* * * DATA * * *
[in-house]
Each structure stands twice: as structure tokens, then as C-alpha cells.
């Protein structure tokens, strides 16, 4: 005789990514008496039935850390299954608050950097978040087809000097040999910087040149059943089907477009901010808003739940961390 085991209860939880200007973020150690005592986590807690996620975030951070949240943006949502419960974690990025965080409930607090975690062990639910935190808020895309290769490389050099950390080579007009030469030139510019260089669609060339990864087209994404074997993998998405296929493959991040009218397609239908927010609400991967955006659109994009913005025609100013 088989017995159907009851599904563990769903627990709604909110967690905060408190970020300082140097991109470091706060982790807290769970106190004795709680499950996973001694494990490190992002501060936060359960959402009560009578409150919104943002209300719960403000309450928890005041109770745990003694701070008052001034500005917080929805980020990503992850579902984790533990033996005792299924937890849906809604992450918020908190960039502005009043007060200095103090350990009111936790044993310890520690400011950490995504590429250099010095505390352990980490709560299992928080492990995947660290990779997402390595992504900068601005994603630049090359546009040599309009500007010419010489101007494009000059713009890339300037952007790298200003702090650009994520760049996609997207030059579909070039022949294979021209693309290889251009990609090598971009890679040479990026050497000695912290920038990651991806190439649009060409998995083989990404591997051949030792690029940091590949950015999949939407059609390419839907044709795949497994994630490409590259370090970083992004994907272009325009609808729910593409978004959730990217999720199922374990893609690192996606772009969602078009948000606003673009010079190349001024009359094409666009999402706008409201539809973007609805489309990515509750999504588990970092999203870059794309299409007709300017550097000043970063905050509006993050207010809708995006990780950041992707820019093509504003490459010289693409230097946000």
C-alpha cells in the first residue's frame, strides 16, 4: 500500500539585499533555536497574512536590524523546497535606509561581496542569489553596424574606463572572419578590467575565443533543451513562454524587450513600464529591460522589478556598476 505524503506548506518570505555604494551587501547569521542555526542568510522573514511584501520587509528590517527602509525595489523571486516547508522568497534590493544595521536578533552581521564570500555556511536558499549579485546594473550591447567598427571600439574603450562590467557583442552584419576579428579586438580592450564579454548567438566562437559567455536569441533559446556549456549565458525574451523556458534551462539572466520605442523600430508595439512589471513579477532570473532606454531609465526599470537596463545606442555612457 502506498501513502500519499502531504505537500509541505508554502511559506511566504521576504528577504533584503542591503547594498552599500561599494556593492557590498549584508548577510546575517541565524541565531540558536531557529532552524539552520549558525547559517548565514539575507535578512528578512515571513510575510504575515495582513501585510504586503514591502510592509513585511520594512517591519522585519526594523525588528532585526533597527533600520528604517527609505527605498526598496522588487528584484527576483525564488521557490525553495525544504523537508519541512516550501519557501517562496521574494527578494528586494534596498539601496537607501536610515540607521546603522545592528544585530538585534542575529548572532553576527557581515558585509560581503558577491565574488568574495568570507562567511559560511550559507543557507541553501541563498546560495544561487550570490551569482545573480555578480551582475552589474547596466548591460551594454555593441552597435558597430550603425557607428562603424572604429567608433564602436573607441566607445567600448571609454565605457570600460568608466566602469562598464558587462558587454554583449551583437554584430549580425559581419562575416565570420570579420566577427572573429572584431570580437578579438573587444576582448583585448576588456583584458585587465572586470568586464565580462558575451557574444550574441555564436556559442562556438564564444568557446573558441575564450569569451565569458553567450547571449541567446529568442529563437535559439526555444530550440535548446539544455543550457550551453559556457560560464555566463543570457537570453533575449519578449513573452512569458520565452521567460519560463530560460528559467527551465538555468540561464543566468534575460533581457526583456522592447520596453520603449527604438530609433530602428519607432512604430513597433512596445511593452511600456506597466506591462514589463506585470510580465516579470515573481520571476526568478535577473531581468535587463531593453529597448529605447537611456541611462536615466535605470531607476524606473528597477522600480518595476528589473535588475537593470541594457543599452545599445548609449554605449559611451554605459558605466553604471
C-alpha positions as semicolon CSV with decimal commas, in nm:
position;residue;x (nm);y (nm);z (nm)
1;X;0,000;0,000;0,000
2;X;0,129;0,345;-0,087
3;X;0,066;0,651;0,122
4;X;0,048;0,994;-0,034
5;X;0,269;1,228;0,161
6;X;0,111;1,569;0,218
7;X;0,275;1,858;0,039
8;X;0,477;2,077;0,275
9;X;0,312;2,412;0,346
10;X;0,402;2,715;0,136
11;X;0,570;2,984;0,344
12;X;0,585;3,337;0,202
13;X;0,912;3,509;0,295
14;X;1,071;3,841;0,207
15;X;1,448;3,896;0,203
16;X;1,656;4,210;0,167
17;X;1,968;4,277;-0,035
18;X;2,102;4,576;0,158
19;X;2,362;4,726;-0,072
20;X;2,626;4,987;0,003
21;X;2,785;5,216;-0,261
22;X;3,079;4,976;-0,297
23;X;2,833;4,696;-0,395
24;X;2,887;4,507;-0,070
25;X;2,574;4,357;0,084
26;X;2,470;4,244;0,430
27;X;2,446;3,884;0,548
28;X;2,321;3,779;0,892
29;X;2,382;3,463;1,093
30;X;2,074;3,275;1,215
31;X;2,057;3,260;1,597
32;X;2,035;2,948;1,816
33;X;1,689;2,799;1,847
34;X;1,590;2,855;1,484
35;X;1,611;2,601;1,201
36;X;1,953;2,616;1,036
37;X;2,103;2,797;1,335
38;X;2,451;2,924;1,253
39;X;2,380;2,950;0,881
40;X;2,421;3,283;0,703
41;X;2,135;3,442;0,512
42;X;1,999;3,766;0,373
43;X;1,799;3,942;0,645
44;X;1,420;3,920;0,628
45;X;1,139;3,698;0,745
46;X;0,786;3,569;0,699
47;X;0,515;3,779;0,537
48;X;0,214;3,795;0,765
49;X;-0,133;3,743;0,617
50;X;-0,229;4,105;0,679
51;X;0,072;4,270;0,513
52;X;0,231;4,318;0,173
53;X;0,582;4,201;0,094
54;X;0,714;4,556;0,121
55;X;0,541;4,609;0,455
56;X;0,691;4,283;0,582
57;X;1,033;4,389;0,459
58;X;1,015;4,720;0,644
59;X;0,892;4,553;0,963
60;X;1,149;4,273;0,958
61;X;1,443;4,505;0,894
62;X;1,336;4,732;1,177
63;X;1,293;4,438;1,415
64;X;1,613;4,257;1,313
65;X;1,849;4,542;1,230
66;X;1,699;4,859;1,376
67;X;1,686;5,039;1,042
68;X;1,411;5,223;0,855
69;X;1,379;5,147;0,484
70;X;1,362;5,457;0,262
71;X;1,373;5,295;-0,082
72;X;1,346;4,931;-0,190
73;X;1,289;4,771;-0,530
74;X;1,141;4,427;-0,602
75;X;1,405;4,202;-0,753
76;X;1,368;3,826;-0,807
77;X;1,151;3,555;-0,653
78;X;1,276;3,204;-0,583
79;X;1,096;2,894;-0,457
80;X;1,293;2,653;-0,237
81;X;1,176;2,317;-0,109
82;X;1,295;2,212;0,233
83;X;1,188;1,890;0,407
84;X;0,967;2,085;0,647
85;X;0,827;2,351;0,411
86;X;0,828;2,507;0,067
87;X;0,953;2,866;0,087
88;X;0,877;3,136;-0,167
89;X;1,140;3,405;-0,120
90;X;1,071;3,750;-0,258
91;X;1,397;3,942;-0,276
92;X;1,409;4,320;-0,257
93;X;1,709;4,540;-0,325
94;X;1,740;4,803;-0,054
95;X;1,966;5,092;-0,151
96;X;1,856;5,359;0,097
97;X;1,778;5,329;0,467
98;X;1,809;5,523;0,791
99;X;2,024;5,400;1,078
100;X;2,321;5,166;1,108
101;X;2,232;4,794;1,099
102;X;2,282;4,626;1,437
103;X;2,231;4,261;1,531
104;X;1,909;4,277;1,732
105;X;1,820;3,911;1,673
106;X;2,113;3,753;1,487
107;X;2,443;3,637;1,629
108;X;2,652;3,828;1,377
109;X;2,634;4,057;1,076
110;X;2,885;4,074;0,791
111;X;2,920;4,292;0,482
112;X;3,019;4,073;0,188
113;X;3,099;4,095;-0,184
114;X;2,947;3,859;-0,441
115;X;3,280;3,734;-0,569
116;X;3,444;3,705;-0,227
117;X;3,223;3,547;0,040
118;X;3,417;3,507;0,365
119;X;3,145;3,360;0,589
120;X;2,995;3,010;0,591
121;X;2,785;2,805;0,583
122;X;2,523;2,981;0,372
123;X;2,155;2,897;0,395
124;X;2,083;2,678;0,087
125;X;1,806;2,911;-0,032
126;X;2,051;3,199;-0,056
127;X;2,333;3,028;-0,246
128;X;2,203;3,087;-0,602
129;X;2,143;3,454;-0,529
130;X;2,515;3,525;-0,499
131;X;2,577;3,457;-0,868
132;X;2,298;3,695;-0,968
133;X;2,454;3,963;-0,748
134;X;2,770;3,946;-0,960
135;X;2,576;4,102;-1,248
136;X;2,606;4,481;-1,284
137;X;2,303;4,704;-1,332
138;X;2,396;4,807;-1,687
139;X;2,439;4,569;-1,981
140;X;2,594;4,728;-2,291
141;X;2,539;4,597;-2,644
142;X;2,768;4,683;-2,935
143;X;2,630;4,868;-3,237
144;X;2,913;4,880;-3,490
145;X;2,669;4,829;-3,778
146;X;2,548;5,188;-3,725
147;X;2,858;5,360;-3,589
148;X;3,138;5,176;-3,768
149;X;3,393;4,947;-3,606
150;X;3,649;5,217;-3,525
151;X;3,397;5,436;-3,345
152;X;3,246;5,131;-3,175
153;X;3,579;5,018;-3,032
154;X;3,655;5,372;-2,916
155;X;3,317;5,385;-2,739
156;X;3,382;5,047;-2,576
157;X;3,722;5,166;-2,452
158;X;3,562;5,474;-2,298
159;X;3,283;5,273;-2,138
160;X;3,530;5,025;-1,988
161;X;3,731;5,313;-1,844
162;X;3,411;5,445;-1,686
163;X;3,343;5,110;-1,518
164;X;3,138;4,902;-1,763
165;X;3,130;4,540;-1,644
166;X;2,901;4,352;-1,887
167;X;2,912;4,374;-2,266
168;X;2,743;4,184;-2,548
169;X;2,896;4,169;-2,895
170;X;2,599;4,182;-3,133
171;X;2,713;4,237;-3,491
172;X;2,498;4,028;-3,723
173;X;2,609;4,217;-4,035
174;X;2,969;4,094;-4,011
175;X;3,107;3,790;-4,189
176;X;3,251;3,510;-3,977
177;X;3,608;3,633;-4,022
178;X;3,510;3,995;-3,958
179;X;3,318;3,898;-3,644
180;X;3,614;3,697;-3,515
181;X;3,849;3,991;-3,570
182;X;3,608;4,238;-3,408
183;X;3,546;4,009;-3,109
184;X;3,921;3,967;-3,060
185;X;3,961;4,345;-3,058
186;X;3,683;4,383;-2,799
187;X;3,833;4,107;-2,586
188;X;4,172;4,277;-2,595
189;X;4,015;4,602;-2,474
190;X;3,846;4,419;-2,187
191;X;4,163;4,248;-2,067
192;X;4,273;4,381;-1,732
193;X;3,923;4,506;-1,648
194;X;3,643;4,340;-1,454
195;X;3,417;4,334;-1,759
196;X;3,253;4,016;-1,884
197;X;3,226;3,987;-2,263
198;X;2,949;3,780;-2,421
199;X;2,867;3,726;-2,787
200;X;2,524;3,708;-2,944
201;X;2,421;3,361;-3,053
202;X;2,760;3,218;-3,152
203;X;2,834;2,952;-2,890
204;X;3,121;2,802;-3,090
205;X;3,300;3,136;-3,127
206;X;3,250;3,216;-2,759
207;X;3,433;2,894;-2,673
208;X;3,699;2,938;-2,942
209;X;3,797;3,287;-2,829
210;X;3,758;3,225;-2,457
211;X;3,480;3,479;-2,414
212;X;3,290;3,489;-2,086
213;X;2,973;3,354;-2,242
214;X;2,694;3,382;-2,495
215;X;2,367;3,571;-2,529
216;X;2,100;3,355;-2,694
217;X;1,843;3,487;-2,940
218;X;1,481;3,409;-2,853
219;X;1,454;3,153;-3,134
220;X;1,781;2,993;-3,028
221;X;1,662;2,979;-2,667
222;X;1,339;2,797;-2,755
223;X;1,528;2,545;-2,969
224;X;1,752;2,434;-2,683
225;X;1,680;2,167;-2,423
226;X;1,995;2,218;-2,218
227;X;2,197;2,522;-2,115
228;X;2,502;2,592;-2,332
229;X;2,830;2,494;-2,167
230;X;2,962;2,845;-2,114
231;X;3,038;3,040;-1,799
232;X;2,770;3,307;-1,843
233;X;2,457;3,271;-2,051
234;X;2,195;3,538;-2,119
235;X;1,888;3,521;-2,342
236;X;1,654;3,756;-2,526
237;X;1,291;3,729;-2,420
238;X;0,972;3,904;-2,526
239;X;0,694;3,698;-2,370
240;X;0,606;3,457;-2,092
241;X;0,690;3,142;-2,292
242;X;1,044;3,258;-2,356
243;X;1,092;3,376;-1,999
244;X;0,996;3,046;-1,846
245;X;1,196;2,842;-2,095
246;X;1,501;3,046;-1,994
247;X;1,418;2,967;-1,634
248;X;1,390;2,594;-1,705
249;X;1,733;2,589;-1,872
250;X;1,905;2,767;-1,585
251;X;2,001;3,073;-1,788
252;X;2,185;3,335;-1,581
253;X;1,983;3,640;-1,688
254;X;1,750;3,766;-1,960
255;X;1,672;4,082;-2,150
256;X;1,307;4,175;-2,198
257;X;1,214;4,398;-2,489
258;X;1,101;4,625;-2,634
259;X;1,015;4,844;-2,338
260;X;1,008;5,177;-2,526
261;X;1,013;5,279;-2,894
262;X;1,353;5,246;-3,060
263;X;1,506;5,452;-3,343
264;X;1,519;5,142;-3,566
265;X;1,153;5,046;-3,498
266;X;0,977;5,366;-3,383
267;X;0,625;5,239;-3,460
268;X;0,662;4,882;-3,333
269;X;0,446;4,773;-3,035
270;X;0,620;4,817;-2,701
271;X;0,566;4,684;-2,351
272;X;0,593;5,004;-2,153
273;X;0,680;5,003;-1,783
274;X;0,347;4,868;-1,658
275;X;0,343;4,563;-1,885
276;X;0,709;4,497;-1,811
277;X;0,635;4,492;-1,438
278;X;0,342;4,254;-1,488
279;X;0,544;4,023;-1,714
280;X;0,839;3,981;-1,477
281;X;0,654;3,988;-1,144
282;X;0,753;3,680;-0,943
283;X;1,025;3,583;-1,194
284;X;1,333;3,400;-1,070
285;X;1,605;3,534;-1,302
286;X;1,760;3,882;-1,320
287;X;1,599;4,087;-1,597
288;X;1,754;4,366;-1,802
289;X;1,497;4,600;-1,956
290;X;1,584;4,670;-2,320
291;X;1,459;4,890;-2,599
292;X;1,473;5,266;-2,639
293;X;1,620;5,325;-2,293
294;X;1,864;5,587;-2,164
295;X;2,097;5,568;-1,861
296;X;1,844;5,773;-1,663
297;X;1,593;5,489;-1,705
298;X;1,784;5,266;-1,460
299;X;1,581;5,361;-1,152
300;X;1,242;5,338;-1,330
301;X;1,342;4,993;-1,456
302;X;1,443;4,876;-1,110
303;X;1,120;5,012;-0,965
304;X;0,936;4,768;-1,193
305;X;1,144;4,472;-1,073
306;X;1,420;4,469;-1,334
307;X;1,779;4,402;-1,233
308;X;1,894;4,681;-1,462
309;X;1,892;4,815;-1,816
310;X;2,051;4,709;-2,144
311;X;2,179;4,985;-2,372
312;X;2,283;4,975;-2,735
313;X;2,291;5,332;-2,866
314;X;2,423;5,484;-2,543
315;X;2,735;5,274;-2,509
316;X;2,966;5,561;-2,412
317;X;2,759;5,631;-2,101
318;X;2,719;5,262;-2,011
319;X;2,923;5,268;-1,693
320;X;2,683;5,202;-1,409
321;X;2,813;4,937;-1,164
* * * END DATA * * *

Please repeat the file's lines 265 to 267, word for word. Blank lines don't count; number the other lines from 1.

259;X;1,015;4,844;-2,338
260;X;1,008;5,177;-2,526
261;X;1,013;5,279;-2,894